Solid job gains and rising real wages could set the U.S. economy on to another virtuous growth cycle, ending the bear market on Wall Street.

The U.S. economy continues to churn out more jobs at a healthy rate, according to the U.S. Bureau of Labor Statistics (BLS). The nonfarm payroll report released last Friday showed that the U.S. economy added 253,000 jobs in April, exceeding the consensus expectation of 180,000.

Meanwhile, BLS revised job growth downwards in February and March, bringing average gains over the past three months to 222,000 from around 300,000 at the end of 2022, still robust growth in the face of ongoing monetary tightening.

"The report today announcing 253,000 jobs added in April once again shows the staying power of the jobs market, even in the face of continued economic uncertainty," Bill Armstrong, president of recruiting at Safeguard Global, a provider of workforce management solutions, told International Business Times. "Despite news reports of more layoffs and the number of open jobs decreasing, the economy continues to produce jobs in the tech industry."

Cody Harker, head of data and insights at Bayard Advertising, cheered the recent labor market data, providing further insight into the continued U.S. job growth.

"April delivered another month of jobs results that beat economists' expectations as the labor market remains resilient," Harker told IBT. "Despite a general cooling trend, the market pushes forward again, driven by solid momentum in COVID-sensitive verticals and continued consumer spending on services. At Bayard, average clicks were flat from March to April, indicating jobseeker activity and interest also held steady into the second quarter."

Persistent job gains have helped drive the unemployment rate to a multi-decade low of 3.4%, helping the nation's labor force make better pay, especially those at the low end of the income distribution. Since 2019, real hourly wages at the 10th percentile have risen by 9.0%, even in high inflation.

Job and wage gains among low-income Americans who usually live paycheck-to-paycheck are bullish for the U.S. economy. Moreover, these Americans have a high marginal propensity to consume, meaning spending every extra dollar they earn. As a result, they have been helping the consumer sector, which accounts for nearly two-thirds of the nation's Gross domestic product (GDP), grow even in the face of elevated inflation and rising interest rates.

Furthermore, the holding up of consumer spending has saved the U.S. economy from another recession thus far, with real GDP growing at a moderate rate of 1.1% in the first quarter of 2023, according to a preliminary U.S. Bureau of Economic Analysis (BEA) report released last week.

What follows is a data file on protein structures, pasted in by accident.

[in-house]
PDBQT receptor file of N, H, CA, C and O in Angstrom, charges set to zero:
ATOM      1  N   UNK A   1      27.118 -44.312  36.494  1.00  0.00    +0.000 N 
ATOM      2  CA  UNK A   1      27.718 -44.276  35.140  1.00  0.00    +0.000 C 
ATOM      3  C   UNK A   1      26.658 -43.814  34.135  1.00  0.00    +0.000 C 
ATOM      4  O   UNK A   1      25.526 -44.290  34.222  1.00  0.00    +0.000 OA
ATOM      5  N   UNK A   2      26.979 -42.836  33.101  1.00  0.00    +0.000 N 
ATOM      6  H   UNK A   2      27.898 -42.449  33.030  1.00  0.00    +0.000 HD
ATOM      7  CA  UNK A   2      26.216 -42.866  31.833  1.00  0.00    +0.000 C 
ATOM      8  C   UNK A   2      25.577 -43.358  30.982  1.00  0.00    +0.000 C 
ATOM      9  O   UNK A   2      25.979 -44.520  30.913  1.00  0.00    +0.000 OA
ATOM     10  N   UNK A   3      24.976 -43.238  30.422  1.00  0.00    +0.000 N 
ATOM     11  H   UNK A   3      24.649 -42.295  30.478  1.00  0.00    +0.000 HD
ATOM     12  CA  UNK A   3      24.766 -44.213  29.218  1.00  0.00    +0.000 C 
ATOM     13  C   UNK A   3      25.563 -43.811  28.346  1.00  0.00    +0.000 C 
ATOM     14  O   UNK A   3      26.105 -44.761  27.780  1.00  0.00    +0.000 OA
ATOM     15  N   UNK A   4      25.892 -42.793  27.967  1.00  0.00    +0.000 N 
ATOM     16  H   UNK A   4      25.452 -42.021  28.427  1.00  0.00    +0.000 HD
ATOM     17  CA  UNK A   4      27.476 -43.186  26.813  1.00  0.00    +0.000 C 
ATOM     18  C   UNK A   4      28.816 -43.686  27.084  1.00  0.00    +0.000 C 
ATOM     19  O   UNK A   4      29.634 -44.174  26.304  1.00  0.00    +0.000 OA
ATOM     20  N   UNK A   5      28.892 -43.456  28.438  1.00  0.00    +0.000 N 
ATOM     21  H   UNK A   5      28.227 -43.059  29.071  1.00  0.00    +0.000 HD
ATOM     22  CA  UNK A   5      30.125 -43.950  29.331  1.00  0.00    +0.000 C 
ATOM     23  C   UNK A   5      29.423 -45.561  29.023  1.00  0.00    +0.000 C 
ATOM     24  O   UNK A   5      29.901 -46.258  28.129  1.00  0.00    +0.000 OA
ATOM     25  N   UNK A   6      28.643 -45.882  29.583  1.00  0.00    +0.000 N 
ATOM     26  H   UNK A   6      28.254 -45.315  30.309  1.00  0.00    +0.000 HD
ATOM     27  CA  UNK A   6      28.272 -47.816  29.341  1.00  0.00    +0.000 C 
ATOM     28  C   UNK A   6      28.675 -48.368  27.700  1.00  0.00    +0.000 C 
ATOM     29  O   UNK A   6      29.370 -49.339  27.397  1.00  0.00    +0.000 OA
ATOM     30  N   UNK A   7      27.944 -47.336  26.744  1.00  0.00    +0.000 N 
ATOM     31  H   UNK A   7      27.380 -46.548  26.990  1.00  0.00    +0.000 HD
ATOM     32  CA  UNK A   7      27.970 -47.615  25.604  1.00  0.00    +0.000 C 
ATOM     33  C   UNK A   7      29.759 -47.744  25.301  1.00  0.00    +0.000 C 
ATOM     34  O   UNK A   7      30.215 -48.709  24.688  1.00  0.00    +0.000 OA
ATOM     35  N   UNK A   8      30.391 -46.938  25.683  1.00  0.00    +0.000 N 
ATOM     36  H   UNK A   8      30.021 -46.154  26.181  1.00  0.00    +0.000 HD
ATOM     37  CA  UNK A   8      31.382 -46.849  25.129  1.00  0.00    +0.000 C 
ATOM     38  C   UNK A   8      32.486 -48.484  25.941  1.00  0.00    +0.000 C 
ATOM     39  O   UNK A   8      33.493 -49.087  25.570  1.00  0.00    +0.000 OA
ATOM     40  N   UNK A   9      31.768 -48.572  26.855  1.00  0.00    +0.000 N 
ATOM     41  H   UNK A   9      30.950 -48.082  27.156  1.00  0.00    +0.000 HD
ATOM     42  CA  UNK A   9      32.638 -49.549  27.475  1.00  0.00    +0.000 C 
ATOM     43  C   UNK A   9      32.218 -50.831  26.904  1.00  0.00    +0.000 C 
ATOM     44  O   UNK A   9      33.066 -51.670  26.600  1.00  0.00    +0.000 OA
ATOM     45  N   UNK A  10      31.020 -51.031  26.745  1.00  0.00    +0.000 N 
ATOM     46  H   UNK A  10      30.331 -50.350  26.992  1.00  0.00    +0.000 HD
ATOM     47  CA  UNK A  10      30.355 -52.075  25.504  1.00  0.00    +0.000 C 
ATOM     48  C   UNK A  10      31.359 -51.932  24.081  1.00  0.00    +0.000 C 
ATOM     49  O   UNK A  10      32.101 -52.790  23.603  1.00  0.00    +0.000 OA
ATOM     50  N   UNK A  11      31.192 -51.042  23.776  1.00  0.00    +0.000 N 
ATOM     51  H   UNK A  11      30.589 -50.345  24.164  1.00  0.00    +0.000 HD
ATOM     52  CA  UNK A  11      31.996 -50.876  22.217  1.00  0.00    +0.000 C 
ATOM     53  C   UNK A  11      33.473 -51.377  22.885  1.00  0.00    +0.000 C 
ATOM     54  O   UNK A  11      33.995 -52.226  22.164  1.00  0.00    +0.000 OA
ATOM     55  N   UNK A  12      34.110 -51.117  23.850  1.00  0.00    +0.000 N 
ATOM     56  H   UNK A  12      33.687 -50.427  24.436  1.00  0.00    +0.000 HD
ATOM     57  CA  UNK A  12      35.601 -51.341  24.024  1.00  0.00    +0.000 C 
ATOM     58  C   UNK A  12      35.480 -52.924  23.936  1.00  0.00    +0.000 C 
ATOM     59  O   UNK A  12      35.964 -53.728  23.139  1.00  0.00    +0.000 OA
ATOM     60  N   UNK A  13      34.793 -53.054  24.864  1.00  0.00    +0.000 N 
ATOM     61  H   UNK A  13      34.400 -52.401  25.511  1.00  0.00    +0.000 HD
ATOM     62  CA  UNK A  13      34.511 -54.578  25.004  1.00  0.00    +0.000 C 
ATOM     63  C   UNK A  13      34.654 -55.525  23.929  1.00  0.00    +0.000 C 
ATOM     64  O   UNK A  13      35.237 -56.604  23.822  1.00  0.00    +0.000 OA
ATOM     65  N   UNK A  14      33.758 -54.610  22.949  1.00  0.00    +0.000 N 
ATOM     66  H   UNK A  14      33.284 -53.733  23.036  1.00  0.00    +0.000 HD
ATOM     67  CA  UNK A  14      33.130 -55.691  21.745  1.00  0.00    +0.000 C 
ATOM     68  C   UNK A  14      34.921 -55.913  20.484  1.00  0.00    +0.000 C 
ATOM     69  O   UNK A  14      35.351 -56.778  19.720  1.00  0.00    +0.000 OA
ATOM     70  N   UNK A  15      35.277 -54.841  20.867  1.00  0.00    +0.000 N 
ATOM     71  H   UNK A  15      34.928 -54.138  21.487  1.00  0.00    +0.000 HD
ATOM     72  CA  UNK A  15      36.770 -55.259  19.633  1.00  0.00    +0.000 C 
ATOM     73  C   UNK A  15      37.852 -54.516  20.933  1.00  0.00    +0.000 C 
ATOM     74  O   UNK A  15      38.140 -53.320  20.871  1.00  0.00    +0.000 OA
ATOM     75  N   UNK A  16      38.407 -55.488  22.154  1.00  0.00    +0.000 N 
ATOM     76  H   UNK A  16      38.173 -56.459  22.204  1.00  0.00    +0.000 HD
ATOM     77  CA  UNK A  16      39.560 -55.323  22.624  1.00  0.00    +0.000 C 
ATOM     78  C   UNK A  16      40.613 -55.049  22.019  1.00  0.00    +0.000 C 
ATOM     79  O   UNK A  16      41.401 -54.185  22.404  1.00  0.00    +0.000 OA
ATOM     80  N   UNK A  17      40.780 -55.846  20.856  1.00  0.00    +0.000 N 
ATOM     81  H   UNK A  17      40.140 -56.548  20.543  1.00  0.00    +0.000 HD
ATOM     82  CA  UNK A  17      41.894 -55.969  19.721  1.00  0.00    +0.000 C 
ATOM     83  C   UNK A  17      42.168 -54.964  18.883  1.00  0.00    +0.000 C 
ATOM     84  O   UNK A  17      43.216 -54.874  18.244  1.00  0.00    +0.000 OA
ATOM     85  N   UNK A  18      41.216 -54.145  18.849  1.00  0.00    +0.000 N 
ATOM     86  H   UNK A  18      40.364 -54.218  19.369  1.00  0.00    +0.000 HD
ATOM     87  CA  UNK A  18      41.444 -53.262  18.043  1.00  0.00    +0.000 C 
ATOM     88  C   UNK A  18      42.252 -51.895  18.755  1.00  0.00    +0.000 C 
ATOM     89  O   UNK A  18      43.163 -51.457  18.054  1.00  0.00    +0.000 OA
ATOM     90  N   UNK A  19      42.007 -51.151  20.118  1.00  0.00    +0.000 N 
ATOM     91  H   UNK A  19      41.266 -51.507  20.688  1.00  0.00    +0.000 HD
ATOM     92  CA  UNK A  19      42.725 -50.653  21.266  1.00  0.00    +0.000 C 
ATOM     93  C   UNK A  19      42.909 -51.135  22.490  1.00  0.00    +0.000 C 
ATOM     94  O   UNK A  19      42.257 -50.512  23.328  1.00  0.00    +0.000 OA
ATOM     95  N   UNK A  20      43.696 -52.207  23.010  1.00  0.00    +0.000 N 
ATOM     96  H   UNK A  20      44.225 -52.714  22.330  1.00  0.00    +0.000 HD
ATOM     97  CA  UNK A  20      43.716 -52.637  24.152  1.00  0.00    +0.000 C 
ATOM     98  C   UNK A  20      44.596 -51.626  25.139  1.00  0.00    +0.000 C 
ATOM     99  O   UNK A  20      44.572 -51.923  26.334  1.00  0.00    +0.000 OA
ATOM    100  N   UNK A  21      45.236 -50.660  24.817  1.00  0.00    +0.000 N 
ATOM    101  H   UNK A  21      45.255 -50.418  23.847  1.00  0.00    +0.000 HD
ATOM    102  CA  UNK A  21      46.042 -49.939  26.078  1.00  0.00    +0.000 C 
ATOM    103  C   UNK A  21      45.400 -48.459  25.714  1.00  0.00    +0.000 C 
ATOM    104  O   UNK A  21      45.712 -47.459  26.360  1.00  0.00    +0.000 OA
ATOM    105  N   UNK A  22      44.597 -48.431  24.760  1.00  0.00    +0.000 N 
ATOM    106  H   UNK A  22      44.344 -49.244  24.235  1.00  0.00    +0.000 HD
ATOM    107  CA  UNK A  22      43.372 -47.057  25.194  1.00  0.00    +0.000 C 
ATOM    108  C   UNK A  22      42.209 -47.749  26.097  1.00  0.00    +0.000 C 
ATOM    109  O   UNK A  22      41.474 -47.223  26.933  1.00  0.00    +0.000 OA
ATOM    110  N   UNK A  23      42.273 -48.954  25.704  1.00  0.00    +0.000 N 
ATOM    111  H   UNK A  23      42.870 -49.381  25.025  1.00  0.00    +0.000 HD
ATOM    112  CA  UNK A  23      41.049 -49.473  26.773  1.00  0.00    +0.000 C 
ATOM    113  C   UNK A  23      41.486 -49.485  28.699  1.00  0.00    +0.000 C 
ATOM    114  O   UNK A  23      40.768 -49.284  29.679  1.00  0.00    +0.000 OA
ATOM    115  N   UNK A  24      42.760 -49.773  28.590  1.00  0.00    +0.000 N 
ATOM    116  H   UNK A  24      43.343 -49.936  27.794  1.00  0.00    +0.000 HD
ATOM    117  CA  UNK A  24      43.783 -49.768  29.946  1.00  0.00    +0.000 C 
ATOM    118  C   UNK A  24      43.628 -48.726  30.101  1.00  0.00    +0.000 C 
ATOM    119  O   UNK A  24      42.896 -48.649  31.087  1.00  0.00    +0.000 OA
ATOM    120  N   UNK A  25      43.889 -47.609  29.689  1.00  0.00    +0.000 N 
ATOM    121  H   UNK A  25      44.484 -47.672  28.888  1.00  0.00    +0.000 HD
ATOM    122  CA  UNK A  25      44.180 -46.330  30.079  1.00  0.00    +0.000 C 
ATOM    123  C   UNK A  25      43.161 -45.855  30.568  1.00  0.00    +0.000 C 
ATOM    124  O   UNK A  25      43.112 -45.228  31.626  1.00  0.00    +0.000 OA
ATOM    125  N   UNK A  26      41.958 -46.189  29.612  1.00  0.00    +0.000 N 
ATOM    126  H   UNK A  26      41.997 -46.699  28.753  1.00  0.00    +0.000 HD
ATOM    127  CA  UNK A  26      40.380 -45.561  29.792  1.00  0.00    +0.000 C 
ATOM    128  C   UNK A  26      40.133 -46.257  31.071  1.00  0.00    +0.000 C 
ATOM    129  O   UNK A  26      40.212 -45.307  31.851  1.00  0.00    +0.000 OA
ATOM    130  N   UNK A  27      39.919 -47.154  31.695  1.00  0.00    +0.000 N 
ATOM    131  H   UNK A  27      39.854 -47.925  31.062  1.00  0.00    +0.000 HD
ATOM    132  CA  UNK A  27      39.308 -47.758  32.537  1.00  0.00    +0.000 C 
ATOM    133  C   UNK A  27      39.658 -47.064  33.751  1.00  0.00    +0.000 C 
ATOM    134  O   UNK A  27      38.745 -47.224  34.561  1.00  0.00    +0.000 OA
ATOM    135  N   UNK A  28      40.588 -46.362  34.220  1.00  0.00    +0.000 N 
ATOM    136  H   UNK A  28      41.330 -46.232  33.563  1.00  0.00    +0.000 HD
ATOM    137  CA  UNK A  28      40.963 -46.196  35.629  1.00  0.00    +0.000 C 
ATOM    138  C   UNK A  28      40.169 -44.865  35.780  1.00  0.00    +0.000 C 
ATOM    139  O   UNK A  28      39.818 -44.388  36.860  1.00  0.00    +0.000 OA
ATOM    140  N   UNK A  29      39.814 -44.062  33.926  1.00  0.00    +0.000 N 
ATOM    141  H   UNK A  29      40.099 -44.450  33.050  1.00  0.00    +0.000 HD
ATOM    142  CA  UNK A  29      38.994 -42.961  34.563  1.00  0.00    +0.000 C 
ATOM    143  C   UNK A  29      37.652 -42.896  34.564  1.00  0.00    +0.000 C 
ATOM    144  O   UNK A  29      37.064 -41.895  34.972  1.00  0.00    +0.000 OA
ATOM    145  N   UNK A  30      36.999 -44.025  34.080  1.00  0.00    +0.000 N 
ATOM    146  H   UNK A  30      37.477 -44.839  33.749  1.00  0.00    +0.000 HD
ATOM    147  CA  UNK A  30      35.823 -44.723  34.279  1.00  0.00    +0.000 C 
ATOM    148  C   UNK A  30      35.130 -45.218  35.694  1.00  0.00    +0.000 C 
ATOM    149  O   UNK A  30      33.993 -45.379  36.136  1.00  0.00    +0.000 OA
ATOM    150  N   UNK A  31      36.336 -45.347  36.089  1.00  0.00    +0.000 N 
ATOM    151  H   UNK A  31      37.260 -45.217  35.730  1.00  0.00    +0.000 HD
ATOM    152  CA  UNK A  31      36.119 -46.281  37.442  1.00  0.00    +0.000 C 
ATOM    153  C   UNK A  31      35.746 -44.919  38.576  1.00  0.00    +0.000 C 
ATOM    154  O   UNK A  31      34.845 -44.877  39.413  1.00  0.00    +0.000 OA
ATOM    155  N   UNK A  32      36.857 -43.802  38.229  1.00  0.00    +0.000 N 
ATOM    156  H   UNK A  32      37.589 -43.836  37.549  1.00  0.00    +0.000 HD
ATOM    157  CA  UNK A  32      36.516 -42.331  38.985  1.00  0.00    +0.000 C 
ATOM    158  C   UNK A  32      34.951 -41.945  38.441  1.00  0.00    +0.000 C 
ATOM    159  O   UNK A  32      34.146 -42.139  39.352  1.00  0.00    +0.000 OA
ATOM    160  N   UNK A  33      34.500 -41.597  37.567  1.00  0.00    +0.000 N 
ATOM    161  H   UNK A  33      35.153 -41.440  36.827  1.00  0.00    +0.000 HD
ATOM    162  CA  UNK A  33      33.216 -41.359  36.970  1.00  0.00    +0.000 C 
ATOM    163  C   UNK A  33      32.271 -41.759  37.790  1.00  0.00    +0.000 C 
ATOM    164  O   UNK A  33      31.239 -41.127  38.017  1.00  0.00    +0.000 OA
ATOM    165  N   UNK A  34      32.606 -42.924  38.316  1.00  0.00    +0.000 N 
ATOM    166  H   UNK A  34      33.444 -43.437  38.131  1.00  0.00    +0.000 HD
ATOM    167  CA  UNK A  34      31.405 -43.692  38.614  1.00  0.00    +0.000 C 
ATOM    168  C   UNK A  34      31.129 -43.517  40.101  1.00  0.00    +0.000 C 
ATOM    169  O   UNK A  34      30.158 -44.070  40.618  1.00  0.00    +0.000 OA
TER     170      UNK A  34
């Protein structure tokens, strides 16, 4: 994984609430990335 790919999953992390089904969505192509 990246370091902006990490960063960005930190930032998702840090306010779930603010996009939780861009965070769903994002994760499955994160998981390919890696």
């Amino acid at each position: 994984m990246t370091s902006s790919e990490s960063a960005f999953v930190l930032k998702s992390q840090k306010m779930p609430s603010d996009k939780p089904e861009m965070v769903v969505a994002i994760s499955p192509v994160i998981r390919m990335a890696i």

If consumer spending maintains its momentum, it could lead to more job and wage gains, setting the U.S. economy in what economists call the "virtuous cycle" of growth.

A virtuous cycle of growth could give a significant boost to corporate earnings, putting an end to the bear market on Wall Street.

Already, earnings are beginning to look better than what analysts have expected since the fourth quarter of 2021, according to FactSet, which monitors the S&P 500 first quarter of the 2023 earnings season.

"Overall, 85% of the companies in the S&P 500 have reported actual results for the first quarter of 2023 to date," John Butters, vice president and senior research analyst at the company, said in a blog post.

"Of these companies, 79% have reported actual EPS above estimates, above the five-year average of 77% and above the 10-year average of 73%. In aggregate, companies are reporting earnings that are 7.0% above estimates, which is below the five-year average of 8.4% but above the 10-year average of 6.4%."

Still, Thomas Samuelson, CFA, CMT, chief investment officer at Vineyard Global Advisors, is skeptical about the labor market's strength, as it could dash expectations for rate cuts in the second part of the year. As a result, he believes the stock market is vulnerable to further losses when expectations for interest rate cuts this year fail to materialize.

"The hotter than expected April jobs report, while good news for U.S. workers, will keep the Fed in its inflation-fighting mode and is unlikely to start cutting rates this summer, as the market currently believes," he told IBT.

The US economy added 236,000 jobs in March, slowing from earlier months amid signs that the economy is cooling